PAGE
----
State building named after civil rights pioneer

RICHMOND, Va. (WRIC) – The renovated state building that houses the Virginia attorney general’s office will be named after Barbara Johns, a civil rights pioneer who helped end school segregation, Gov. Terry McAuliffe has announced.

“When we name our state buildings after people from our history, we make a statement that the work done within those buildings will advance their legacy,” McAuliffe said last week at Virginia Union University’s 39th Annual Community Leaders Breakfast.

“I am honored to announce that her name will be placed on this beautiful building as a lasting reminder of the enormous impact one person can have when they stand up fearlessly for what is right.”

Johns, who was brought up in the segregated school system of Prince Edward County, organized a student strike at her high school in 1951 to protest the dilapidated classroom conditions and lack of resources compared with the all-white school in the county.

By 1954, Johns’ fight for equality arrived at the U.S. Supreme Court, and her plea was combined with what became the landmark case of Brown v. Board of Education of Topeka, which declared school segregation unconstitutional.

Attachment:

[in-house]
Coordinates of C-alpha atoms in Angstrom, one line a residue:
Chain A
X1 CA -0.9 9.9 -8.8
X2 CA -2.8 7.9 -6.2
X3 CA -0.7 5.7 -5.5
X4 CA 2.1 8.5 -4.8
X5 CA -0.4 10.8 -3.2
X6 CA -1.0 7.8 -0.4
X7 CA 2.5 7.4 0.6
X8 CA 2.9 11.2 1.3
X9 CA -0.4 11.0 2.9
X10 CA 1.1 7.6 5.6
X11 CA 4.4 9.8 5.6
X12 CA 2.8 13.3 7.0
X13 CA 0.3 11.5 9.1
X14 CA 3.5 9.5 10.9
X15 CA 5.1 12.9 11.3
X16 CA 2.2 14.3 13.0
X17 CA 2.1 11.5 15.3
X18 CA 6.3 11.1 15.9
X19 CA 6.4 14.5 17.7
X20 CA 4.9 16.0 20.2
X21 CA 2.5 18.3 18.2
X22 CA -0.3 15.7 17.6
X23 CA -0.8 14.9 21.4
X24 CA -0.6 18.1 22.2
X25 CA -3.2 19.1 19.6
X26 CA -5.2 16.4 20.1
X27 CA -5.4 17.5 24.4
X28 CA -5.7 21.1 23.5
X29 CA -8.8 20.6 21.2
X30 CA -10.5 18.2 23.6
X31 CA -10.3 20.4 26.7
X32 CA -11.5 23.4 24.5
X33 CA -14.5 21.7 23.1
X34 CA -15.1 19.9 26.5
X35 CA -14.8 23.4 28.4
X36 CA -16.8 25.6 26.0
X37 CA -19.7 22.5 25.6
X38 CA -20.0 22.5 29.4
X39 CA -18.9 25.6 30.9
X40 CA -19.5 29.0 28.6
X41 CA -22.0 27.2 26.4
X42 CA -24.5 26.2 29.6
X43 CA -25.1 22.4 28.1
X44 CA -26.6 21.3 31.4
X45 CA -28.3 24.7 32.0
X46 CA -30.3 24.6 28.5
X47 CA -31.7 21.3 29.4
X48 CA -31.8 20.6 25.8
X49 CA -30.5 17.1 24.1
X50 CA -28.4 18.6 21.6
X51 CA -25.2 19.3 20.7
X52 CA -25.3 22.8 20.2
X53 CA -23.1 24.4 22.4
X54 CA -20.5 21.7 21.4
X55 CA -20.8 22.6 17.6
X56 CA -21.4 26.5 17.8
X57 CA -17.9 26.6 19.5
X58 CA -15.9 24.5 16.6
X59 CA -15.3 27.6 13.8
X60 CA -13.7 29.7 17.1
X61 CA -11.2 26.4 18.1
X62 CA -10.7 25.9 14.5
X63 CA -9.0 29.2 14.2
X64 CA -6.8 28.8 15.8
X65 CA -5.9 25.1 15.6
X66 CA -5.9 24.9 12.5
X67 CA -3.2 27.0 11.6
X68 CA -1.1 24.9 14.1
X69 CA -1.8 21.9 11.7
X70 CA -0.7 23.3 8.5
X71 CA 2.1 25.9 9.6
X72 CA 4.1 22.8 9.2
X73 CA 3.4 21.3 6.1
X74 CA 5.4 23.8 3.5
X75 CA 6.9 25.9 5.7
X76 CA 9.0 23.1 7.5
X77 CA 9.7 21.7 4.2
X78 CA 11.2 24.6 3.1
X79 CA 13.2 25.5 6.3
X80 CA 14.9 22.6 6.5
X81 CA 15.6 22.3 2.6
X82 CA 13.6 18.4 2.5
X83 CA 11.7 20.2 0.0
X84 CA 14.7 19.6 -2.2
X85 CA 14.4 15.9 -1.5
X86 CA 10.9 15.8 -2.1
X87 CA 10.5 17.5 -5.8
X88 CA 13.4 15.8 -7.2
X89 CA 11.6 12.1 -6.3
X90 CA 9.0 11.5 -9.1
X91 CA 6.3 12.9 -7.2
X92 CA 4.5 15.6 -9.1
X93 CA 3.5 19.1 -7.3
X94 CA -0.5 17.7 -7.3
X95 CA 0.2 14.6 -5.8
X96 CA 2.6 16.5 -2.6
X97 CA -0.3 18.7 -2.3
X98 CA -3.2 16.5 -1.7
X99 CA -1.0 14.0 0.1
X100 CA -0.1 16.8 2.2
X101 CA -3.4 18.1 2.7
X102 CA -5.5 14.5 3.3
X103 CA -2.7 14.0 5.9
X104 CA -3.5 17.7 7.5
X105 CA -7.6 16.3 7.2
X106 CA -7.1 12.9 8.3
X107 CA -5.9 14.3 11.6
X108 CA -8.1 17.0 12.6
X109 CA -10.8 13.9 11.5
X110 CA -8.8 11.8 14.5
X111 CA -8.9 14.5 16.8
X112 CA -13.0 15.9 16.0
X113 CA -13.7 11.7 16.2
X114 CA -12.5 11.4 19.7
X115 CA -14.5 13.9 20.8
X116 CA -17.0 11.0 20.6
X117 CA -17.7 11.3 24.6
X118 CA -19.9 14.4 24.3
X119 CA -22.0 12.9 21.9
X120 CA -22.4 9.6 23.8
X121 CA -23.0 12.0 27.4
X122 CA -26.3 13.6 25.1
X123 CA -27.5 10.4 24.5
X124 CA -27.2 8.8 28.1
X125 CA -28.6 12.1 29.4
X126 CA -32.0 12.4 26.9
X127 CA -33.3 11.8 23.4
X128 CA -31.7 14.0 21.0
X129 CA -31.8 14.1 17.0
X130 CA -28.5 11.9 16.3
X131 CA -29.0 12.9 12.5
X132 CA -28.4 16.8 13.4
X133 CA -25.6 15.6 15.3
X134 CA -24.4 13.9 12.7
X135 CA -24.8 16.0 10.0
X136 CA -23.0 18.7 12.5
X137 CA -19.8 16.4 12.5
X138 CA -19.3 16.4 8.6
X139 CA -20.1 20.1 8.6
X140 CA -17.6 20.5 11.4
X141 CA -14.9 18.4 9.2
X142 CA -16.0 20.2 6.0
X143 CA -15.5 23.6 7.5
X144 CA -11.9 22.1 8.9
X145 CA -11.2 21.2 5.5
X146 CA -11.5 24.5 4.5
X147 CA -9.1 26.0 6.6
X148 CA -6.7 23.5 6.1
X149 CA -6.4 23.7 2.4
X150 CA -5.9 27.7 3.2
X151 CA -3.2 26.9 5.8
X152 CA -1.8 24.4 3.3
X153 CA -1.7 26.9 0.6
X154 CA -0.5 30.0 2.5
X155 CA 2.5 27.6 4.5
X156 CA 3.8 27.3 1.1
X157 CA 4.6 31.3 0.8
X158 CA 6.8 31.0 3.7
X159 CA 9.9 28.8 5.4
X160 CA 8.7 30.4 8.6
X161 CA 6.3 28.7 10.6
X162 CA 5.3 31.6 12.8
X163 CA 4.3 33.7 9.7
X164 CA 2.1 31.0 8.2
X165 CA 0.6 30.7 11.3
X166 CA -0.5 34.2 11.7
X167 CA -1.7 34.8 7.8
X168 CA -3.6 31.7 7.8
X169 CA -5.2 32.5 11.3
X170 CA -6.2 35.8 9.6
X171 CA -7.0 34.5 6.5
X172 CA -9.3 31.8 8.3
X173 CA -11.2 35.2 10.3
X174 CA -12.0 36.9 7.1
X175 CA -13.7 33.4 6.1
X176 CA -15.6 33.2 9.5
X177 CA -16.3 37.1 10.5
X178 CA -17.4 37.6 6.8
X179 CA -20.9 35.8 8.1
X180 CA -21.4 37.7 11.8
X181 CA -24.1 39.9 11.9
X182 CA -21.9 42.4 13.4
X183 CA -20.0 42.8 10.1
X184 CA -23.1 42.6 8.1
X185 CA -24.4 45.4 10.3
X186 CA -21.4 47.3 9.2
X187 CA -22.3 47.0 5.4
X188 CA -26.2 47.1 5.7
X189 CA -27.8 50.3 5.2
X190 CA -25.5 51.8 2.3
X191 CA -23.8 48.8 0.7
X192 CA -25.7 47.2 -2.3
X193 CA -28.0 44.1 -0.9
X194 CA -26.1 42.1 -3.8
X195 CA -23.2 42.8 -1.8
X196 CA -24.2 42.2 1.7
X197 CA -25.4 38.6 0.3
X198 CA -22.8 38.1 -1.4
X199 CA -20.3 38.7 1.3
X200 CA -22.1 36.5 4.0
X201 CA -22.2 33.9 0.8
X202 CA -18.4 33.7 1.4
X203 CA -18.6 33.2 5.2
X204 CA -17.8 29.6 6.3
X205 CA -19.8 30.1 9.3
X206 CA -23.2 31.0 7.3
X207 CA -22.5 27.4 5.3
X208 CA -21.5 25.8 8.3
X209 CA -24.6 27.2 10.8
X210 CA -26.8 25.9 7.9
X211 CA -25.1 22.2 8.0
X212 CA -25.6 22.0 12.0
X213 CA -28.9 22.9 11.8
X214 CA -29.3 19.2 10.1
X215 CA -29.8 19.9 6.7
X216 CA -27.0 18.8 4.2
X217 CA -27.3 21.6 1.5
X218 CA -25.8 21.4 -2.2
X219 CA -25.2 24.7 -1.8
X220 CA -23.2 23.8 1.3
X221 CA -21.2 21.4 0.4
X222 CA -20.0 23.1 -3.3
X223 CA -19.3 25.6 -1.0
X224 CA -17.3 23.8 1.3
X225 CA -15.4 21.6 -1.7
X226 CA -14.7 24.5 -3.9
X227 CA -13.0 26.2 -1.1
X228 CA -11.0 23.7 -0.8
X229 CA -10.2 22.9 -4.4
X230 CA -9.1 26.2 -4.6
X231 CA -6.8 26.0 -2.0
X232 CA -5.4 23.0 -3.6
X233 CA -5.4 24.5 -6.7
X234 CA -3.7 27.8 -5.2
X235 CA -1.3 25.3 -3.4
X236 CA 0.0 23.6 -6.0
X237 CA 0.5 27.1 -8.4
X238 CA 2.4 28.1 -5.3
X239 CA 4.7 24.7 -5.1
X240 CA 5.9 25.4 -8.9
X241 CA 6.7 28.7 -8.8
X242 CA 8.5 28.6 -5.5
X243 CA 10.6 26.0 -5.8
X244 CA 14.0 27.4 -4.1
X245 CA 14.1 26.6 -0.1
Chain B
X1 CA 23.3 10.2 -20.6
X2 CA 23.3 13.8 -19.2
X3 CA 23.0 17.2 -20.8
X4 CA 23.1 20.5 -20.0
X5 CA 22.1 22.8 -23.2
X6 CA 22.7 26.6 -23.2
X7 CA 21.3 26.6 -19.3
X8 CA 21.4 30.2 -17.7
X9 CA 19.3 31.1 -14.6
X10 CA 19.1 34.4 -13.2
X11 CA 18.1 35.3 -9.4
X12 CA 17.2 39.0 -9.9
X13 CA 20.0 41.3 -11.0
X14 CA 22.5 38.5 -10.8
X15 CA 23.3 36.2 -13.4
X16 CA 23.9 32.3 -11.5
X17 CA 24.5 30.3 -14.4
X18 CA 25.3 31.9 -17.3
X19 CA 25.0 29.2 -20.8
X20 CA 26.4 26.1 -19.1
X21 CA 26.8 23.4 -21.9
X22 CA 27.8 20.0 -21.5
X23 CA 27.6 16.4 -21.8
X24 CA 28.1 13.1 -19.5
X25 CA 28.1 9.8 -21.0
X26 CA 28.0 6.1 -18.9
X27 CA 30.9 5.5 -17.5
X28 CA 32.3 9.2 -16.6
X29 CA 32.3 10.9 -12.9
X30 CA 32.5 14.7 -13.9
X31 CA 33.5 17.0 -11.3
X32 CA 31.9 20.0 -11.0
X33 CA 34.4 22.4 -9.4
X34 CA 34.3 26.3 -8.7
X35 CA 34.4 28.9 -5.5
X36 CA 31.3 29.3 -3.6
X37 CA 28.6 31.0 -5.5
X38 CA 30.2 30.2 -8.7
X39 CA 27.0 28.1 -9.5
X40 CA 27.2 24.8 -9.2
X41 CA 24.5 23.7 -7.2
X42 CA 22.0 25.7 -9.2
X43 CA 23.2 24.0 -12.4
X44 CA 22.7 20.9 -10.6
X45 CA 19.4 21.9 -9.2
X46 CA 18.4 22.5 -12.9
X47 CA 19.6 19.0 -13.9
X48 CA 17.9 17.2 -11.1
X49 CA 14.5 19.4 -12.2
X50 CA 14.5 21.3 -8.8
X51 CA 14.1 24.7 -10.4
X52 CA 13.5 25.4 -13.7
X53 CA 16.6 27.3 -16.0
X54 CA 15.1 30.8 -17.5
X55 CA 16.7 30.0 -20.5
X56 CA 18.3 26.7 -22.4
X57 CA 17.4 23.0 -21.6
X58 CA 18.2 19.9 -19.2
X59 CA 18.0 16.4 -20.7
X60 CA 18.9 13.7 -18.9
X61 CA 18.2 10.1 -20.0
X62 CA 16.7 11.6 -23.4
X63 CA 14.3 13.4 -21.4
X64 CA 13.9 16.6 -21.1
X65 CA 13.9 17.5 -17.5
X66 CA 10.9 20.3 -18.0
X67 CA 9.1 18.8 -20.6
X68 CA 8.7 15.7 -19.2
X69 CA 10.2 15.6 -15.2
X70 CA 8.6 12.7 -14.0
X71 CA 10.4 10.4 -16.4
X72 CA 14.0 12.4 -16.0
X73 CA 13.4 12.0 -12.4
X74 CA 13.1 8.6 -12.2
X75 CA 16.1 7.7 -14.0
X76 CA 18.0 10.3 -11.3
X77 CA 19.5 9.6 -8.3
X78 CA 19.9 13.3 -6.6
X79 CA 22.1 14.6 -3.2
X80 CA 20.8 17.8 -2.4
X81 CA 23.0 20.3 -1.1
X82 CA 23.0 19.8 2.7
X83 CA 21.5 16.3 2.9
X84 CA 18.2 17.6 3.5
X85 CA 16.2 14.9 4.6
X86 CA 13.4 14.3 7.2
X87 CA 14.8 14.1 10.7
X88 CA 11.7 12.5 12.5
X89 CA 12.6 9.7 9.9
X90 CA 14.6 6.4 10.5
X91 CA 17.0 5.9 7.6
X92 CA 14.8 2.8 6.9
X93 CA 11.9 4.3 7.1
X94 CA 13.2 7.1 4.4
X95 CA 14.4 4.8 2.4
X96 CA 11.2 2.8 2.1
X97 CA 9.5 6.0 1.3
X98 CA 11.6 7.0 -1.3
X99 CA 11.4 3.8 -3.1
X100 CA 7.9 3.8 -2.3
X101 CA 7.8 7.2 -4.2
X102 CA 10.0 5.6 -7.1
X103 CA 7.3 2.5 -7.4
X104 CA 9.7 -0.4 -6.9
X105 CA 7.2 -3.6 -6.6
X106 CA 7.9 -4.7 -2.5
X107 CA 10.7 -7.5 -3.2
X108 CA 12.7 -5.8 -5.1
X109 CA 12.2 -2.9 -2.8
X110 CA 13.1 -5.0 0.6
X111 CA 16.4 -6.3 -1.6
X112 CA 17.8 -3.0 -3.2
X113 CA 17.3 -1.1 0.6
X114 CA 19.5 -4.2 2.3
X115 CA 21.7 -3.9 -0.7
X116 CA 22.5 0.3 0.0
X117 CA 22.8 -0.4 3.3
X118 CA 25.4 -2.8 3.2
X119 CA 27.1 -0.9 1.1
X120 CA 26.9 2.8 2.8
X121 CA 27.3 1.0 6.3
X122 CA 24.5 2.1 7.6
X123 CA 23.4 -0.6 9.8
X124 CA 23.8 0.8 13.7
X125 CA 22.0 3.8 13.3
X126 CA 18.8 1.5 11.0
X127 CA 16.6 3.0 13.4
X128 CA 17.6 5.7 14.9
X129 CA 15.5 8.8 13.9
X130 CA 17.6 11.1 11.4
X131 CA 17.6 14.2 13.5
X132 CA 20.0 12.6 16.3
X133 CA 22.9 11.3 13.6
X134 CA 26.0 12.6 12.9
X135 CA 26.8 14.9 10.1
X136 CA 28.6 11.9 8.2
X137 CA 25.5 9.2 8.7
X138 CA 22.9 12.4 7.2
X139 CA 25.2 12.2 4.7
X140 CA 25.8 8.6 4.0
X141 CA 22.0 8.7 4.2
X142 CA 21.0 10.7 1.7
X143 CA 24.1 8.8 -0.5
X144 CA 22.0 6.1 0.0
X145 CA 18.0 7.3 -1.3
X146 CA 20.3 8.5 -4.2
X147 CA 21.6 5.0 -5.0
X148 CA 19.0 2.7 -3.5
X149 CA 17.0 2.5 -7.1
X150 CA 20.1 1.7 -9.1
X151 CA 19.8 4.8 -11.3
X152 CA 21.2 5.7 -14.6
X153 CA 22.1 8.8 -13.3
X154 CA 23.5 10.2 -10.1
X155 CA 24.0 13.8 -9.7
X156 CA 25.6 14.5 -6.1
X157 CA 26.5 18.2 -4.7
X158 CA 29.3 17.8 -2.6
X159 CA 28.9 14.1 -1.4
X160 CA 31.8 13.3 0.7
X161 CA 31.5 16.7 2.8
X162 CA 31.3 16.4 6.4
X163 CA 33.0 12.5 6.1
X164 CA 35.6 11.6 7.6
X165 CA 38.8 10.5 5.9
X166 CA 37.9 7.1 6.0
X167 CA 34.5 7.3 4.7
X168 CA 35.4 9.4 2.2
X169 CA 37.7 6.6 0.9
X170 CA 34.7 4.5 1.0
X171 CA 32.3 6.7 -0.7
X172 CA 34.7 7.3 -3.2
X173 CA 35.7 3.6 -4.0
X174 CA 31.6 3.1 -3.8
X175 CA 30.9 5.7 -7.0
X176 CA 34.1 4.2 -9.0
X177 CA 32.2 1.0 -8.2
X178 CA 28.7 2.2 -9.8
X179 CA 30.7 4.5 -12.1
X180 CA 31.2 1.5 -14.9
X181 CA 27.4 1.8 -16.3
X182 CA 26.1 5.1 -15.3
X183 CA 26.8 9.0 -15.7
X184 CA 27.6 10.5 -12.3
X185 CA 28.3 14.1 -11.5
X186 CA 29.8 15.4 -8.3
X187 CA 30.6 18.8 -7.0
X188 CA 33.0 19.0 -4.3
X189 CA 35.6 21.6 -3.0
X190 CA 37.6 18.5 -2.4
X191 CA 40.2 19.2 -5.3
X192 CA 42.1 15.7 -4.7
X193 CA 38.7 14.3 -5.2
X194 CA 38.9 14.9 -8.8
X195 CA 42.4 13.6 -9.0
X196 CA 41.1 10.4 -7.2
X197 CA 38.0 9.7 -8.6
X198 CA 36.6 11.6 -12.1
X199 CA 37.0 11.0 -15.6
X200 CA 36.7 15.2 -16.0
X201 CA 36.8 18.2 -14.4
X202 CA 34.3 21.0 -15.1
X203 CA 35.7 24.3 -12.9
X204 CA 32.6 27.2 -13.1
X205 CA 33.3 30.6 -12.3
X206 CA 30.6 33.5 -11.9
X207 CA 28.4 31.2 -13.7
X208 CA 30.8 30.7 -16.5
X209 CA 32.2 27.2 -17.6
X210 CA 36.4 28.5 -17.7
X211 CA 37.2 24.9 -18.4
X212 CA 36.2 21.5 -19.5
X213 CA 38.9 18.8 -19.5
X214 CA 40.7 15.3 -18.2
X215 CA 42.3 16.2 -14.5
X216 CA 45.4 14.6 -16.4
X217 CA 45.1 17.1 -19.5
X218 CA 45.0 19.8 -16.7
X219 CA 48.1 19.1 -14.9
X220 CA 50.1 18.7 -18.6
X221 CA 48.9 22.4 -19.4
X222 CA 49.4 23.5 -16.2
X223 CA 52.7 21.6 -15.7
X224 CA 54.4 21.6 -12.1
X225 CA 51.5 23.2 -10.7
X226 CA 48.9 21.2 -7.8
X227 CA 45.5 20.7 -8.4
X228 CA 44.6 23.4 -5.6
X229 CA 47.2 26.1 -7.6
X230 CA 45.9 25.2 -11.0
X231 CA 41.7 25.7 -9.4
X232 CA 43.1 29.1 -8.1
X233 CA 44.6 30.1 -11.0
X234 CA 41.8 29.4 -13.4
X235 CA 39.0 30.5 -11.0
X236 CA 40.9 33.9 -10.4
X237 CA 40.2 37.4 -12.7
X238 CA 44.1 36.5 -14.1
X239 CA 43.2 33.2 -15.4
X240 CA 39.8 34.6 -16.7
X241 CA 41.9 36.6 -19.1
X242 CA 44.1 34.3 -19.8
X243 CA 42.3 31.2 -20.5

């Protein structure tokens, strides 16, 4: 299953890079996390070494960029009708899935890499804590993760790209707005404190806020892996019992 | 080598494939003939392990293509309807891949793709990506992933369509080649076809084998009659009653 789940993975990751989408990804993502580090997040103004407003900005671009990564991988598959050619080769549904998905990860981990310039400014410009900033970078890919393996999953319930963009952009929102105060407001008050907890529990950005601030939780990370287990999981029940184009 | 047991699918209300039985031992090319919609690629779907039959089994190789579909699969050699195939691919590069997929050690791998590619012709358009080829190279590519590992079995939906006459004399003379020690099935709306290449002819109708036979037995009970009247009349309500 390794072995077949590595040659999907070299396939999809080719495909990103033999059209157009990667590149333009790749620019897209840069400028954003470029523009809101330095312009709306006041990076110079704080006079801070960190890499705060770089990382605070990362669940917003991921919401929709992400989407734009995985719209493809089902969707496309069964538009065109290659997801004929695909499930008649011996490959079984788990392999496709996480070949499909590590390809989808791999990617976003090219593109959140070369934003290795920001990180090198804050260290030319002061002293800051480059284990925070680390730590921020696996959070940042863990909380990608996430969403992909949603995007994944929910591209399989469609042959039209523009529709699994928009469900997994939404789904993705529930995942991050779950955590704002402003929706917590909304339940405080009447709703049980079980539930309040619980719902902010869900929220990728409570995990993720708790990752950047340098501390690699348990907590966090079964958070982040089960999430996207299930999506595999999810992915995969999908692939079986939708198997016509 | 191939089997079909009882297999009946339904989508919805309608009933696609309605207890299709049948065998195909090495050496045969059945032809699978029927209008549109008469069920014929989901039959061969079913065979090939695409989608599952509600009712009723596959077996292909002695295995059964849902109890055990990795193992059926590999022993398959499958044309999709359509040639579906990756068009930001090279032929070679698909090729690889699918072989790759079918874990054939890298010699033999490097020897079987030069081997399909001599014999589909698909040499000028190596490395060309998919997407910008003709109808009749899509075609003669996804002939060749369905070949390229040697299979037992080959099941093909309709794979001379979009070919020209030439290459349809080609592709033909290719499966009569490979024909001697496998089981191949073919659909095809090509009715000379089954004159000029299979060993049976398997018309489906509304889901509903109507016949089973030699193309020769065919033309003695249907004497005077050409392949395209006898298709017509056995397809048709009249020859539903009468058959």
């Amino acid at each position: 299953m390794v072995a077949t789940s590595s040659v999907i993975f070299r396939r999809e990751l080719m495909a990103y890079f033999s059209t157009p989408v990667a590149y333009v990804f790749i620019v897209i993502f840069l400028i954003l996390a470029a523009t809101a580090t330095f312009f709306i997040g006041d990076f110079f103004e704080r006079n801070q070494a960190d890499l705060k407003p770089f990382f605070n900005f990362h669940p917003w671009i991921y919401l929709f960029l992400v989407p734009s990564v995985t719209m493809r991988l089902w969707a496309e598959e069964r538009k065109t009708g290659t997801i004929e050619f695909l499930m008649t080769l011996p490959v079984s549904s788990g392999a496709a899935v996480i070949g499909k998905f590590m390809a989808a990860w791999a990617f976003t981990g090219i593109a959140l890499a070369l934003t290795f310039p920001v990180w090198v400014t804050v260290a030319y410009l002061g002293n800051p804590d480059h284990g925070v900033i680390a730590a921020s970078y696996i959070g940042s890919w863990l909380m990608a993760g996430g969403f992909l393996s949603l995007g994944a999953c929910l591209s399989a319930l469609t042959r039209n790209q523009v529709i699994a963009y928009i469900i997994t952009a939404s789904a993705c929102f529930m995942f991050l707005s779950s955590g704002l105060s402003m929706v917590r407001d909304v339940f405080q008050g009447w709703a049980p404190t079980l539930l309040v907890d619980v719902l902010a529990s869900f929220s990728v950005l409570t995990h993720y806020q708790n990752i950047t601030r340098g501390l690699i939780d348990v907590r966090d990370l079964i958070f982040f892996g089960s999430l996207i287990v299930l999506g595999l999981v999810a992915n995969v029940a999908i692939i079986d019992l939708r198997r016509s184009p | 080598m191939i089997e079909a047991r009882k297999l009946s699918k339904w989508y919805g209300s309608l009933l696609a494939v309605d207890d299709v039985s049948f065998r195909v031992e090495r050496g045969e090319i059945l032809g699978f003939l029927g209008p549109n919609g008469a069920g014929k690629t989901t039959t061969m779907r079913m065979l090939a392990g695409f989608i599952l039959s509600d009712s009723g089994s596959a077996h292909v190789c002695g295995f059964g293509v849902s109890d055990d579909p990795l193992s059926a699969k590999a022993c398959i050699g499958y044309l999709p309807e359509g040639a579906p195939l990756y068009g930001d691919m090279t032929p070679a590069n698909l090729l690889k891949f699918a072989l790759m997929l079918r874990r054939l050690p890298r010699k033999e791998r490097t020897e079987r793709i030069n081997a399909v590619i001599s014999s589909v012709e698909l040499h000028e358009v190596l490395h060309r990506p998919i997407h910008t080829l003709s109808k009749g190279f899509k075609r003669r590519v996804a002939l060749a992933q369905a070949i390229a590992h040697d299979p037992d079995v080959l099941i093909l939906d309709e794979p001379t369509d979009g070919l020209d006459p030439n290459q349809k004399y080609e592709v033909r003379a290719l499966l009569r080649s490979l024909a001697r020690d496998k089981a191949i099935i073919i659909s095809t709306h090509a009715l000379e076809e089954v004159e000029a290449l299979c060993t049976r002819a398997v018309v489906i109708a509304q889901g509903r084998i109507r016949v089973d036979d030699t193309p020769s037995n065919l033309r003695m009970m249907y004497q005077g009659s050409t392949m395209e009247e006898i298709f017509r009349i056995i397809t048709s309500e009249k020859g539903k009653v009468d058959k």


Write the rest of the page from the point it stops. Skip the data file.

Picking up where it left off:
McAuliffe’s announcement to name the building after Johns was made alongside one of the structure’s new inhabitants, Attorney General Mark Herring.

“Change in this commonwealth and this country has always come when brave individuals stand up and demand their rights, and so often it has been a young person who can still see injustice with clear eyes,” Herring said.

“To me, that’s the legacy of Barbara Johns – a brave young woman who stood up and demanded the rights that the Constitution guaranteed to her and to each of us. I will be proud every single day I walk into the Barbara Johns Building to fight for justice, equality, and opportunity for every Virginian.”

The building, at 202 N. Ninth St., will be formally dedicated at a date to be announced.

The newly modernized building overlooks the Virginia Civil Rights Memorial, which features a statue of Johns on the grounds of the State Capitol.

Capital News Service is a student-operated news reporting program sponsored by the Richard T. Robertson School of Media and Culture at Virginia Commonwealth University.

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